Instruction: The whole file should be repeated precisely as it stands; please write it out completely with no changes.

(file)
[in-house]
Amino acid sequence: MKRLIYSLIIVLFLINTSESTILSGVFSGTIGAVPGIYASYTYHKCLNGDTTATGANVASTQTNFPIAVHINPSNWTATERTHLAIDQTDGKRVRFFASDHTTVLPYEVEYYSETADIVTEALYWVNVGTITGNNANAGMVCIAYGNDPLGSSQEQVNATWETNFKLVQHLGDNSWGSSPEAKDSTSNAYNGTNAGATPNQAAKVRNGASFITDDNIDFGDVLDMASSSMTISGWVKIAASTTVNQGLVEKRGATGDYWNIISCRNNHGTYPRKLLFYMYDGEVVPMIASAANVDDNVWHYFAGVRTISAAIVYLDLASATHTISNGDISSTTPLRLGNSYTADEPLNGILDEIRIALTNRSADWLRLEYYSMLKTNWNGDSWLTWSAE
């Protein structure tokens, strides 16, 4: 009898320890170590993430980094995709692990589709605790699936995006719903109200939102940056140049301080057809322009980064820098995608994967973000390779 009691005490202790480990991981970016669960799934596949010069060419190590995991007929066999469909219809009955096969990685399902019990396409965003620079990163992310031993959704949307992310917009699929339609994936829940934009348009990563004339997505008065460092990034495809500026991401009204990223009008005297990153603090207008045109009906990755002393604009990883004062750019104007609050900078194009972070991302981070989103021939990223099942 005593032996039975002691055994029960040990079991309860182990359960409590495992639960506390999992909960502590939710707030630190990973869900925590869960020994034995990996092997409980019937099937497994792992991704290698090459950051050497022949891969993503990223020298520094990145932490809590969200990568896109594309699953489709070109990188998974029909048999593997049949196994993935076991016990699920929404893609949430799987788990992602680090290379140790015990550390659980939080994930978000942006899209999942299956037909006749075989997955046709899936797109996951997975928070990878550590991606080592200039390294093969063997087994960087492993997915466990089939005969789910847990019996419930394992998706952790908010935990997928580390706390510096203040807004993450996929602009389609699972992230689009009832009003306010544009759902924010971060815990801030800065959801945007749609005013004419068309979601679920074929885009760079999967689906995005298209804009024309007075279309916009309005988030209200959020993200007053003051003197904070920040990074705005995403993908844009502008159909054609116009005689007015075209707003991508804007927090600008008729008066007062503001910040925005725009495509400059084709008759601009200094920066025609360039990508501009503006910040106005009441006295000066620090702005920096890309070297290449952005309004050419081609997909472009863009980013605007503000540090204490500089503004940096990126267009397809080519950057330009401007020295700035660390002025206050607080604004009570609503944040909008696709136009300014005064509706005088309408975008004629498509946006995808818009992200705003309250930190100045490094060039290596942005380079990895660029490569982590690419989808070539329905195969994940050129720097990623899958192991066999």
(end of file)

[in-house]
Amino acid sequence: MKRLIYSLIIVLFLINTSESTILSGVFSGTIGAVPGIYASYTYHKCLNGDTTATGANVASTQTNFPIAVHINPSNWTATERTHLAIDQTDGKRVRFFASDHTTVLPYEVEYYSETADIVTEALYWVNVGTITGNNANAGMVCIAYGNDPLGSSQEQVNATWETNFKLVQHLGDNSWGSSPEAKDSTSNAYNGTNAGATPNQAAKVRNGASFITDDNIDFGDVLDMASSSMTISGWVKIAASTTVNQGLVEKRGATGDYWNIISCRNNHGTYPRKLLFYMYDGEVVPMIASAANVDDNVWHYFAGVRTISAAIVYLDLASATHTISNGDISSTTPLRLGNSYTADEPLNGILDEIRIALTNRSADWLRLEYYSMLKTNWNGDSWLTWSAE
């Protein structure tokens, strides 16, 4: 009898320890170590993430980094995709692990589709605790699936995006719903109200939102940056140049301080057809322009980064820098995608994967973000390779 009691005490202790480990991981970016669960799934596949010069060419190590995991007929066999469909219809009955096969990685399902019990396409965003620079990163992310031993959704949307992310917009699929339609994936829940934009348009990563004339997505008065460092990034495809500026991401009204990223009008005297990153603090207008045109009906990755002393604009990883004062750019104007609050900078194009972070991302981070989103021939990223099942 005593032996039975002691055994029960040990079991309860182990359960409590495992639960506390999992909960502590939710707030630190990973869900925590869960020994034995990996092997409980019937099937497994792992991704290698090459950051050497022949891969993503990223020298520094990145932490809590969200990568896109594309699953489709070109990188998974029909048999593997049949196994993935076991016990699920929404893609949430799987788990992602680090290379140790015990550390659980939080994930978000942006899209999942299956037909006749075989997955046709899936797109996951997975928070990878550590991606080592200039390294093969063997087994960087492993997915466990089939005969789910847990019996419930394992998706952790908010935990997928580390706390510096203040807004993450996929602009389609699972992230689009009832009003306010544009759902924010971060815990801030800065959801945007749609005013004419068309979601679920074929885009760079999967689906995005298209804009024309007075279309916009309005988030209200959020993200007053003051003197904070920040990074705005995403993908844009502008159909054609116009005689007015075209707003991508804007927090600008008729008066007062503001910040925005725009495509400059084709008759601009200094920066025609360039990508501009503006910040106005009441006295000066620090702005920096890309070297290449952005309004050419081609997909472009863009980013605007503000540090204490500089503004940096990126267009397809080519950057330009401007020295700035660390002025206050607080604004009570609503944040909008696709136009300014005064509706005088309408975008004629498509946006995808818009992200705003309250930190100045490094060039290596942005380079990895660029490569982590690419989808070539329905195969994940050129720097990623899958192991066999």